On the costs of holding reserves, see Rodrik (2006). Rodrik estimates the cost of holding reserves at more than 1 percent of GDP, on average, for developing countries.
Alternatively, the desired level of reserves may increase—for example, because U.S. interest rates have risen, making an exit by creditors more likely and raising the likelihood of a crisis. In either case, as with most inventory-theoretic models, the country would not, in general, find it optimal to hold such a high level of reserves that the probability that its reserves dip below the optimal level would become negligible.
This risk of “debtor moral hazard” is likely to be greater in crisis prevention programs than in crisis resolution situations. In a capital account crisis (once it has erupted), the degree of external adjustment is often determined residually, given the withdrawal of private financing and the availability of official financing; see Ghosh and others (2002). In crisis prevention situations, by contrast, since private financing has not withdrawn, national authorities have greater latitude in determining how much adjustment to undertake—which gives rise to the greater possibility of debtor moral hazard. For a comprehensive discussion of possible moral hazard effects either on borrowing members or on private creditors, see IMF (2007).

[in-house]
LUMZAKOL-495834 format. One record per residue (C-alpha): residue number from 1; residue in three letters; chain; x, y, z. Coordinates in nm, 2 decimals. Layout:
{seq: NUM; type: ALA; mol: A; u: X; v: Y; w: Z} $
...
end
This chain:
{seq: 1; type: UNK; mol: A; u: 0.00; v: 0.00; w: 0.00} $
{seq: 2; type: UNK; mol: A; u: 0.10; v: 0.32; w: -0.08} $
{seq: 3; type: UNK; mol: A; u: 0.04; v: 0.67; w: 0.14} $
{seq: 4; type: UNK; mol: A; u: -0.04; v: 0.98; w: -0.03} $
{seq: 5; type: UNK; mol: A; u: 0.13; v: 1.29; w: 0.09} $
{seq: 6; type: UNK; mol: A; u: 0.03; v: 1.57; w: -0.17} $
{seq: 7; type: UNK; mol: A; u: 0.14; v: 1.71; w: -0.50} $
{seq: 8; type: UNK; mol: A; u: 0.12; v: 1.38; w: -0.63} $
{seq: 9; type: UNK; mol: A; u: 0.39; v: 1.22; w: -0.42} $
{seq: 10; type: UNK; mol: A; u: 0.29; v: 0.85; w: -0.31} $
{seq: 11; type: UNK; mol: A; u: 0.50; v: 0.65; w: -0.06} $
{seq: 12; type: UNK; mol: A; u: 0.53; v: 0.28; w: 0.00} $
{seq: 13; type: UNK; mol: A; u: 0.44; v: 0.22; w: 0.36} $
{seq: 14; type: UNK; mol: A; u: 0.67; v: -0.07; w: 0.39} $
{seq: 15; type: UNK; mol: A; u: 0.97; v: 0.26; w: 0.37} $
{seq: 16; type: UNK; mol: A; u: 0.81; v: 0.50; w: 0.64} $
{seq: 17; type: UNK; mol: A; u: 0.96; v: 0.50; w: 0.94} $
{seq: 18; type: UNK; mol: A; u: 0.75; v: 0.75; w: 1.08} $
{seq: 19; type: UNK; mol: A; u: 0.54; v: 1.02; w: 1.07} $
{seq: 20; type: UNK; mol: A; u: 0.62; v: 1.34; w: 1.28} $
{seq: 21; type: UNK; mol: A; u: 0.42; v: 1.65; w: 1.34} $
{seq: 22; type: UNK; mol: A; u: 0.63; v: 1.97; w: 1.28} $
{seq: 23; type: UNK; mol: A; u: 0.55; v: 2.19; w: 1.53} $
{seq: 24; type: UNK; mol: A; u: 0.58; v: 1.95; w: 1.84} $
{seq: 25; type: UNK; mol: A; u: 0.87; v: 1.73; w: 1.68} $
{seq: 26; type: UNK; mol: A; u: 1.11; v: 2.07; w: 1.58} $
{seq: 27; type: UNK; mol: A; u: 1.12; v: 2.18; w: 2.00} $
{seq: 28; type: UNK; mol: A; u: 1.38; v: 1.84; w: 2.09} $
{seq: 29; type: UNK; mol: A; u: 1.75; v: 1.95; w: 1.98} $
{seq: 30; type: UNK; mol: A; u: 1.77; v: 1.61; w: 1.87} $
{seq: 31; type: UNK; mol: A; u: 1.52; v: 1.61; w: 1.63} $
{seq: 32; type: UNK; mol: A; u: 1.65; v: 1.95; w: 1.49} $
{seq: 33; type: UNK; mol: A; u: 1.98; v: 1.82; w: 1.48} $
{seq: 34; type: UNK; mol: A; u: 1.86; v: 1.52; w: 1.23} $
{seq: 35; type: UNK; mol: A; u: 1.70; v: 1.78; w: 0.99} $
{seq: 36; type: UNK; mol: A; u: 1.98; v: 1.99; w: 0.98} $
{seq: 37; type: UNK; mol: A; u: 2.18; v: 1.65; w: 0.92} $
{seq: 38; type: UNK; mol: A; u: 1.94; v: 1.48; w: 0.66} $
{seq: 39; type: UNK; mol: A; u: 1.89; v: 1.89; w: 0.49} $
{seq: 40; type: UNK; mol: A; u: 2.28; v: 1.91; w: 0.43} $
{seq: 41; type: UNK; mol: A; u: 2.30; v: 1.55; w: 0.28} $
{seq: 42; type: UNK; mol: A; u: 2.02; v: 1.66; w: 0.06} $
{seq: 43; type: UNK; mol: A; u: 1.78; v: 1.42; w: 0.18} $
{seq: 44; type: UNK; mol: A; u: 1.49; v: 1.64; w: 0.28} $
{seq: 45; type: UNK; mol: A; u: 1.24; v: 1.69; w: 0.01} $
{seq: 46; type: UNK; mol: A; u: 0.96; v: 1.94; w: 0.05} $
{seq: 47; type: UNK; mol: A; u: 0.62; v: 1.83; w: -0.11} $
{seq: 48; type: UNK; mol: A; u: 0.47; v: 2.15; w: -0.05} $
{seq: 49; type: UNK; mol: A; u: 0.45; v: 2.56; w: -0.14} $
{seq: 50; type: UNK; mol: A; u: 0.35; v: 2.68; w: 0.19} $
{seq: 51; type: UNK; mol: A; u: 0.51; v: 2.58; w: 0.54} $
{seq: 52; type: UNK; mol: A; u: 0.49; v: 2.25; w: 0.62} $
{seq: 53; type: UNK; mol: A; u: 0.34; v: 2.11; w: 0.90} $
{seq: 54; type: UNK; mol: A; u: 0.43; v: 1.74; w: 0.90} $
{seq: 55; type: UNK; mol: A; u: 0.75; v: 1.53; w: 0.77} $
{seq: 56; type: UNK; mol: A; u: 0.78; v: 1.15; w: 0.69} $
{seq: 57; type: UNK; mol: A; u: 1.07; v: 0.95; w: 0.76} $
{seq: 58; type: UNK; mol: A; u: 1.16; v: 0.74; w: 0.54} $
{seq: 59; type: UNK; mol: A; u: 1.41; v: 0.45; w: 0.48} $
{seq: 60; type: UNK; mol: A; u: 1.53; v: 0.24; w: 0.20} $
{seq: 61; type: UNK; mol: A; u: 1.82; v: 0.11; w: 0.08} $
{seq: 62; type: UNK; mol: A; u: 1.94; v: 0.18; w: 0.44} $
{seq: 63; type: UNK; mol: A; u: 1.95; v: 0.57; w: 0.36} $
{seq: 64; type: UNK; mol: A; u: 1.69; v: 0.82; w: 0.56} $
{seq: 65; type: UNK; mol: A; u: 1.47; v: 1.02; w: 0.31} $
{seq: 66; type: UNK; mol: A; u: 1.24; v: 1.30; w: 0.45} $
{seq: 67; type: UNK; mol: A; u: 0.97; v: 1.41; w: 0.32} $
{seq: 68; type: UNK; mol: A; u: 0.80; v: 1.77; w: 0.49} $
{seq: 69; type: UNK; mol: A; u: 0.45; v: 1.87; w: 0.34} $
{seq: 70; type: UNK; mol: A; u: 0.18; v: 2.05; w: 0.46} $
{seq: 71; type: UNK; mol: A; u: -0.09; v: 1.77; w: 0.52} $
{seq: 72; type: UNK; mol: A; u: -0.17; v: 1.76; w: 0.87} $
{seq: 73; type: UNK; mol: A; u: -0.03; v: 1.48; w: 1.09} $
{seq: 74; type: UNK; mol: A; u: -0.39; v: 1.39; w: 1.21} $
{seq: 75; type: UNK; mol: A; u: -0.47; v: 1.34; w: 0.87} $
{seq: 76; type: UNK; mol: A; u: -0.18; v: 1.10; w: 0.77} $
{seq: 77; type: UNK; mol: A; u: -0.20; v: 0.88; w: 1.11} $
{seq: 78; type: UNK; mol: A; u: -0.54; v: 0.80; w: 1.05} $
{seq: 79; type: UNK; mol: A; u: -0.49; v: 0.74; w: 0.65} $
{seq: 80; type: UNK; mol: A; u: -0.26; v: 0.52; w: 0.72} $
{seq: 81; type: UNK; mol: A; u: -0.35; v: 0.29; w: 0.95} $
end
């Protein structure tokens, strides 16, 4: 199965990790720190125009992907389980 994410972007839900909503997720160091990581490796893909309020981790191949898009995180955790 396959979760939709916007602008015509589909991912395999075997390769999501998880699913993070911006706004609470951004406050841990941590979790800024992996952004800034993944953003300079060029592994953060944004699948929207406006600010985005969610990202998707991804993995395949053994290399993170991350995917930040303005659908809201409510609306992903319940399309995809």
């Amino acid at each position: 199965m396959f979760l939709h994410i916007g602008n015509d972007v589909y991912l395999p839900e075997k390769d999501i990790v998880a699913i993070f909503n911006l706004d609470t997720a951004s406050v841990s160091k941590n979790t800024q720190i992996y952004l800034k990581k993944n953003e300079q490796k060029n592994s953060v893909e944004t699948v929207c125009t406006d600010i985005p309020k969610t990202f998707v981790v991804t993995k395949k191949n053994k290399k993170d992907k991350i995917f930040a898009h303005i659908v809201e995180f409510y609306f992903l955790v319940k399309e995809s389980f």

Kim (2006) shows that a program with IMF financing and stronger policies (relative to the no-program situation) will indeed be welfare enhancing for the member relative to not having an IMF-supported program, and results in a correspondingly lower likelihood of a crisis.
For a discussion see IMF (2005), paragraph 9.
As discussed in Kim (2006), the IMF’s signaling role is enhanced (and thus the likelihood of a crisis is further reduced) by the IMF putting its own resources on the line—especially when the IMF has an informational advantage over private creditors regarding the authorities’ policy intentions. For more general discussions, see IMF (2004) and Cottarelli and Giannini (2002).